Abstract glowing virtual neural network to represent the use of AI (artificial intelligence) in personalized medicine
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An artificial intelligence (AI) program developed by a U.S. and Canadian team led by NYU Grossman School of Medicine can predict patient outcomes to a high level of accuracy by using information from clinician notes and patient records.

The tool is currently being used at the NYU group of hospitals to predict whether discharged patients are at high risk of being readmitted within one month.

As reported in Nature, the AI program—NYUTron—takes advantage of recent advances in natural language processing and can be used to complete many clinical and operational predictive tasks.

“Our findings highlight the potential for using large language models to guide physicians about patient care,” said study lead author Lavender Jiang, a doctoral student at NYU’s Center for Data Science, in a press statement.

“Programs like NYUTron can alert healthcare providers in real time about factors that might lead to readmission and other concerns so they can be swiftly addressed or even averted.”

Before using the tool in the clinic, the researchers trained NYUTron using millions of clinical notes from the electronic health records of 336,000 men and women treated by the NYU Langone group of hospitals between 2011 and 2020.

Many current clinical predictive models, including those using AI, rely on structured inputs to make predictions. This can be difficult when attempted to extract information from clinical notes, as each healthcare professional has a different note style and structure.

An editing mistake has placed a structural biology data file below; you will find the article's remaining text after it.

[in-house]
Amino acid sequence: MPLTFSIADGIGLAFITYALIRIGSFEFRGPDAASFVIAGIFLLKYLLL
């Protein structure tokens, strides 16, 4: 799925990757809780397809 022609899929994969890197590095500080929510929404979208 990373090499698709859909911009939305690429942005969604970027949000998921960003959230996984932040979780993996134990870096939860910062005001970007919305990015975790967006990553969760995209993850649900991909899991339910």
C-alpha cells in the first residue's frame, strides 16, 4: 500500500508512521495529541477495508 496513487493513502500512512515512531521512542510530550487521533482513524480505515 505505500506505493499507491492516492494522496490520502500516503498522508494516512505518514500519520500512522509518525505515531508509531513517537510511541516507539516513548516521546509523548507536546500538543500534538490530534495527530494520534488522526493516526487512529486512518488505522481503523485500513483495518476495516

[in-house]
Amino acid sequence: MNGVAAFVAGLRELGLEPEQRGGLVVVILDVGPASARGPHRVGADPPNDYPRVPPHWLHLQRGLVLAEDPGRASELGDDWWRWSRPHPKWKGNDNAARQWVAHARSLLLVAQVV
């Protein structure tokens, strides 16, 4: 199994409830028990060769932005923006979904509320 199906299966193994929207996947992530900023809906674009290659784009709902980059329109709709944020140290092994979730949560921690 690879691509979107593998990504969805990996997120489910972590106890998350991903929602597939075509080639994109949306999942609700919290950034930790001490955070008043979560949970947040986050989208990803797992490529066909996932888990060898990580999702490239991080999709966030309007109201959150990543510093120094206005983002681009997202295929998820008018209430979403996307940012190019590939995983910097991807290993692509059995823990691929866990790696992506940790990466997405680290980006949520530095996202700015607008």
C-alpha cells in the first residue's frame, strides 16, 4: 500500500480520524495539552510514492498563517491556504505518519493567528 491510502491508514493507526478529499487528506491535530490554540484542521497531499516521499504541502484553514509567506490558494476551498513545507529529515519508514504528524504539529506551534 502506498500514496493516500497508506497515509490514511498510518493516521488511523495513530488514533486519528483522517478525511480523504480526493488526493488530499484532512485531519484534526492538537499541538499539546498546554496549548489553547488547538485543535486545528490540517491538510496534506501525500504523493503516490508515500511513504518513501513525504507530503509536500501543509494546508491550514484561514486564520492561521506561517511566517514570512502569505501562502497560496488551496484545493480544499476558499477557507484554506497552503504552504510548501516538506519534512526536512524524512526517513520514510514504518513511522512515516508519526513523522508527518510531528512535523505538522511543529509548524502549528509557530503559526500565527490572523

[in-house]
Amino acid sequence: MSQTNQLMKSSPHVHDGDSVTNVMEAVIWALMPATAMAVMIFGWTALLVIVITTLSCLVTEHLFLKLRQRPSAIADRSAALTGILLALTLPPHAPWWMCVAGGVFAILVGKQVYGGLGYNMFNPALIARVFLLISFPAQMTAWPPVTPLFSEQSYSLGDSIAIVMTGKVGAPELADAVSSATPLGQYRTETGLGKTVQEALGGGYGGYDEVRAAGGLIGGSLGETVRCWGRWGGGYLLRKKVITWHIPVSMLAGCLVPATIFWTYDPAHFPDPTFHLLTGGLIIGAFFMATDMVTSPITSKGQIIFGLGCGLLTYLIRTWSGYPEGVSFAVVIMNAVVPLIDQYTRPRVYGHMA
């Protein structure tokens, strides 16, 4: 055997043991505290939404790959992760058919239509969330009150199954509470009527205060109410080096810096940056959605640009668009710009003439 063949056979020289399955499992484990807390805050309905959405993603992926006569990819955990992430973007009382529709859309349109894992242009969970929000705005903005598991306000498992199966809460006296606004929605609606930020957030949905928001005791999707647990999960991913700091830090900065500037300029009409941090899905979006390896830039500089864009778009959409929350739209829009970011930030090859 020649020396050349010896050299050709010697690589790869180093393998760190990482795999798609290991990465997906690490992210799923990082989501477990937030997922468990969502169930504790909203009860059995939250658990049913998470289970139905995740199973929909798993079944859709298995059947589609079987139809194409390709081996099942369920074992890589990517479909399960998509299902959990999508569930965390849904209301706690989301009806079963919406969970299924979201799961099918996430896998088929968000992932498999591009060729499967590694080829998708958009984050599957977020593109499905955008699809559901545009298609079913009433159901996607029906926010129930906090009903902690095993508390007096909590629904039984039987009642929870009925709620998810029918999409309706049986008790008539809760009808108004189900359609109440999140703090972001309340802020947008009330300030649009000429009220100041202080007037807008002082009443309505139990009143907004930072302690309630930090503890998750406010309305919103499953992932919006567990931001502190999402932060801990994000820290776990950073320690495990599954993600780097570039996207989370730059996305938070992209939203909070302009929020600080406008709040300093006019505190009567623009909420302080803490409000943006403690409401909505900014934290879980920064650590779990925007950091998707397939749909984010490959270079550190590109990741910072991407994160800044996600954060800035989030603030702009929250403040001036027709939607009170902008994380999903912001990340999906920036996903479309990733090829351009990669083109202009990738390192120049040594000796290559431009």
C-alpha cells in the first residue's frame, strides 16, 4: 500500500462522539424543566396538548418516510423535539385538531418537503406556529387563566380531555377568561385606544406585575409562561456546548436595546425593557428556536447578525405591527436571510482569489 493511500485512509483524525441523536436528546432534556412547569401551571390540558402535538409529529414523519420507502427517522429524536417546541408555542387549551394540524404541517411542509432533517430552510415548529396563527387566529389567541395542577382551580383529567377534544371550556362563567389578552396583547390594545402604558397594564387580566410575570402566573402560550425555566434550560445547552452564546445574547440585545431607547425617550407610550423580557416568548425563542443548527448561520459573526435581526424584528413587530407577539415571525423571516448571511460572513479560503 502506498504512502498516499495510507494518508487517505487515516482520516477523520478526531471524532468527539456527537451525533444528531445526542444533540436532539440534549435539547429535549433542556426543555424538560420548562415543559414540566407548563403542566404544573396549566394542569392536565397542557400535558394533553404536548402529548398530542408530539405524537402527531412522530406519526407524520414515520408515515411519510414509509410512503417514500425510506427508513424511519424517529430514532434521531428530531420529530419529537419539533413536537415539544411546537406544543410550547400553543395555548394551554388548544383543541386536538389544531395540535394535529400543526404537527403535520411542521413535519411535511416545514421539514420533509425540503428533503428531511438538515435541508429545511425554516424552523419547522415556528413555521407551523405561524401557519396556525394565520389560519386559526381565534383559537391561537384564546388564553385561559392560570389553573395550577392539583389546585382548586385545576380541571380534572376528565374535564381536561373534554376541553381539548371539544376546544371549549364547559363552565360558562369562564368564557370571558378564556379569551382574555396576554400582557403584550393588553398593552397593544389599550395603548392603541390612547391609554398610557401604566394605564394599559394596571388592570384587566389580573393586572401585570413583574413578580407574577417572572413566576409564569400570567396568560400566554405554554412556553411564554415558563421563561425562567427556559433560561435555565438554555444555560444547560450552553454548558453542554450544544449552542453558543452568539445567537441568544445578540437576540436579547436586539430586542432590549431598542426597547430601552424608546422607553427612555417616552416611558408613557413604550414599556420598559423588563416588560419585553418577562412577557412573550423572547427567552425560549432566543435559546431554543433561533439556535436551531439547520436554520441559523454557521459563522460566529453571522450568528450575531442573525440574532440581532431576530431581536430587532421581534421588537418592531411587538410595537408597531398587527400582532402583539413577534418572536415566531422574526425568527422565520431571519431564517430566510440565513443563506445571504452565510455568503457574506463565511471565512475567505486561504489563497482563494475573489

“This reliance on structured inputs introduces complexity in data processing, as well as in model development and deployment, which in part is responsible for the overwhelming majority of medical predictive algorithms being trained, tested and published, yet never deployed to assess their impact on real-world clinical care,” write the authors.

In the last few years, large language models comprised of large neural networks have been developed that are able to better read and interpret human language. In this study, Jiang and colleagues theorized that a large language model could be ideal for helping to navigate the unstructured clinical notes in medical records and make better clinical predictions as a result.

The researchers tested the accuracy of NYUTron at predicting five common tasks or outcomes for patients: 30-day all-cause readmission, in-hospital mortality, comorbidity index, length of stay, and insurance denial.

Using a statistical measure known as area under the curve, NYUTron showed a 5–15% improvement over standard predictive models for these five measures. For example, it was able to identify 85% of patients who died in hospital and estimated 79% of patients’ length of stay correctly.

“These results demonstrate that large language models make the development of ‘smart hospitals’ not only a possibility, but a reality,” said study senior author and neurosurgeon Eric Oermann.

“Since NYUTron reads information taken directly from the electronic health record, its predictive models can be easily built and quickly implemented through the healthcare system.”

Oermann adds that future studies may explore the model’s ability to extract billing codes, predict risk of infection, and identify the right medication to order, but cautions that NYUTron is designed to support healthcare providers and not replace their professional input into patient care.

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